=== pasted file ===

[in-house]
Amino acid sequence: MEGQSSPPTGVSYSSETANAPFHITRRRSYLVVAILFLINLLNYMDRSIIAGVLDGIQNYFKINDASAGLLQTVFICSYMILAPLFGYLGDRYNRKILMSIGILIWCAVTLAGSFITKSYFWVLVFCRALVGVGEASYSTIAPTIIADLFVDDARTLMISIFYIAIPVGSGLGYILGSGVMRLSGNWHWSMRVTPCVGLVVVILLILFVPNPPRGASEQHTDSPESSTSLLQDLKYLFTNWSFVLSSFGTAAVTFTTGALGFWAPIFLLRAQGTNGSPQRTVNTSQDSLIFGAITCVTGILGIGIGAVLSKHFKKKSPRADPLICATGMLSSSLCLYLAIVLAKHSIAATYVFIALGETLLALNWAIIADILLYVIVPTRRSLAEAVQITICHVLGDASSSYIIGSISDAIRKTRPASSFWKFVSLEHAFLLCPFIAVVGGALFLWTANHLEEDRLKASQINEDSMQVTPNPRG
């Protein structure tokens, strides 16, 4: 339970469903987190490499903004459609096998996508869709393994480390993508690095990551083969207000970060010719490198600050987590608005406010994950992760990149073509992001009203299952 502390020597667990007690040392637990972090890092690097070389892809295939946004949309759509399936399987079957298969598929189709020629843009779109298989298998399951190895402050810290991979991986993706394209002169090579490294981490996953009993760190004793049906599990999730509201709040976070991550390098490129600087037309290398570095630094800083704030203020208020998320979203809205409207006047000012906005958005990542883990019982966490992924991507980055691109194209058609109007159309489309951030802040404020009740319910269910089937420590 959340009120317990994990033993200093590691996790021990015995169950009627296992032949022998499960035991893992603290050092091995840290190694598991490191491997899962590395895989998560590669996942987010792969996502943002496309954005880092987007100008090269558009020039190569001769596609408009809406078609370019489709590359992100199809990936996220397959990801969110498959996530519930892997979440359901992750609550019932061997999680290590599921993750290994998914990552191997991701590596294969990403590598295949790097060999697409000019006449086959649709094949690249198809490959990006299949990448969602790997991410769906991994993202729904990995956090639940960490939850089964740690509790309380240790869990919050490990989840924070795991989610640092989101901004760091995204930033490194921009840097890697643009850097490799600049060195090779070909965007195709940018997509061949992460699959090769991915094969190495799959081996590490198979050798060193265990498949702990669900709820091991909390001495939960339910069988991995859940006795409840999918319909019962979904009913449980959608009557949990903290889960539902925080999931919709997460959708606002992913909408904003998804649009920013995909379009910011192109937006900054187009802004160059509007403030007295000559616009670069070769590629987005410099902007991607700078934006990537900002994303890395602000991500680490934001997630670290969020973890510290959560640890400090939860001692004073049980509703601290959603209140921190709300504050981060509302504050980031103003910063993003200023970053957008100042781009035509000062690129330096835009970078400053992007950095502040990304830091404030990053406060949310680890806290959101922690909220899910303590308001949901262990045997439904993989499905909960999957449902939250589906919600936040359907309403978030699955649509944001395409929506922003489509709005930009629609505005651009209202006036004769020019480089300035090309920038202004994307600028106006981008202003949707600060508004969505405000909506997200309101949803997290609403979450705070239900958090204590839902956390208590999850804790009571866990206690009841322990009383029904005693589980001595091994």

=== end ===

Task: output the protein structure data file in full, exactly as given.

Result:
[in-house]
Amino acid sequence: MEGQSSPPTGVSYSSETANAPFHITRRRSYLVVAILFLINLLNYMDRSIIAGVLDGIQNYFKINDASAGLLQTVFICSYMILAPLFGYLGDRYNRKILMSIGILIWCAVTLAGSFITKSYFWVLVFCRALVGVGEASYSTIAPTIIADLFVDDARTLMISIFYIAIPVGSGLGYILGSGVMRLSGNWHWSMRVTPCVGLVVVILLILFVPNPPRGASEQHTDSPESSTSLLQDLKYLFTNWSFVLSSFGTAAVTFTTGALGFWAPIFLLRAQGTNGSPQRTVNTSQDSLIFGAITCVTGILGIGIGAVLSKHFKKKSPRADPLICATGMLSSSLCLYLAIVLAKHSIAATYVFIALGETLLALNWAIIADILLYVIVPTRRSLAEAVQITICHVLGDASSSYIIGSISDAIRKTRPASSFWKFVSLEHAFLLCPFIAVVGGALFLWTANHLEEDRLKASQINEDSMQVTPNPRG
């Protein structure tokens, strides 16, 4: 339970469903987190490499903004459609096998996508869709393994480390993508690095990551083969207000970060010719490198600050987590608005406010994950992760990149073509992001009203299952 502390020597667990007690040392637990972090890092690097070389892809295939946004949309759509399936399987079957298969598929189709020629843009779109298989298998399951190895402050810290991979991986993706394209002169090579490294981490996953009993760190004793049906599990999730509201709040976070991550390098490129600087037309290398570095630094800083704030203020208020998320979203809205409207006047000012906005958005990542883990019982966490992924991507980055691109194209058609109007159309489309951030802040404020009740319910269910089937420590 959340009120317990994990033993200093590691996790021990015995169950009627296992032949022998499960035991893992603290050092091995840290190694598991490191491997899962590395895989998560590669996942987010792969996502943002496309954005880092987007100008090269558009020039190569001769596609408009809406078609370019489709590359992100199809990936996220397959990801969110498959996530519930892997979440359901992750609550019932061997999680290590599921993750290994998914990552191997991701590596294969990403590598295949790097060999697409000019006449086959649709094949690249198809490959990006299949990448969602790997991410769906991994993202729904990995956090639940960490939850089964740690509790309380240790869990919050490990989840924070795991989610640092989101901004760091995204930033490194921009840097890697643009850097490799600049060195090779070909965007195709940018997509061949992460699959090769991915094969190495799959081996590490198979050798060193265990498949702990669900709820091991909390001495939960339910069988991995859940006795409840999918319909019962979904009913449980959608009557949990903290889960539902925080999931919709997460959708606002992913909408904003998804649009920013995909379009910011192109937006900054187009802004160059509007403030007295000559616009670069070769590629987005410099902007991607700078934006990537900002994303890395602000991500680490934001997630670290969020973890510290959560640890400090939860001692004073049980509703601290959603209140921190709300504050981060509302504050980031103003910063993003200023970053957008100042781009035509000062690129330096835009970078400053992007950095502040990304830091404030990053406060949310680890806290959101922690909220899910303590308001949901262990045997439904993989499905909960999957449902939250589906919600936040359907309403978030699955649509944001395409929506922003489509709005930009629609505005651009209202006036004769020019480089300035090309920038202004994307600028106006981008202003949707600060508004969505405000909506997200309101949803997290609403979450705070239900958090204590839902956390208590999850804790009571866990206690009841322990009383029904005693589980001595091994």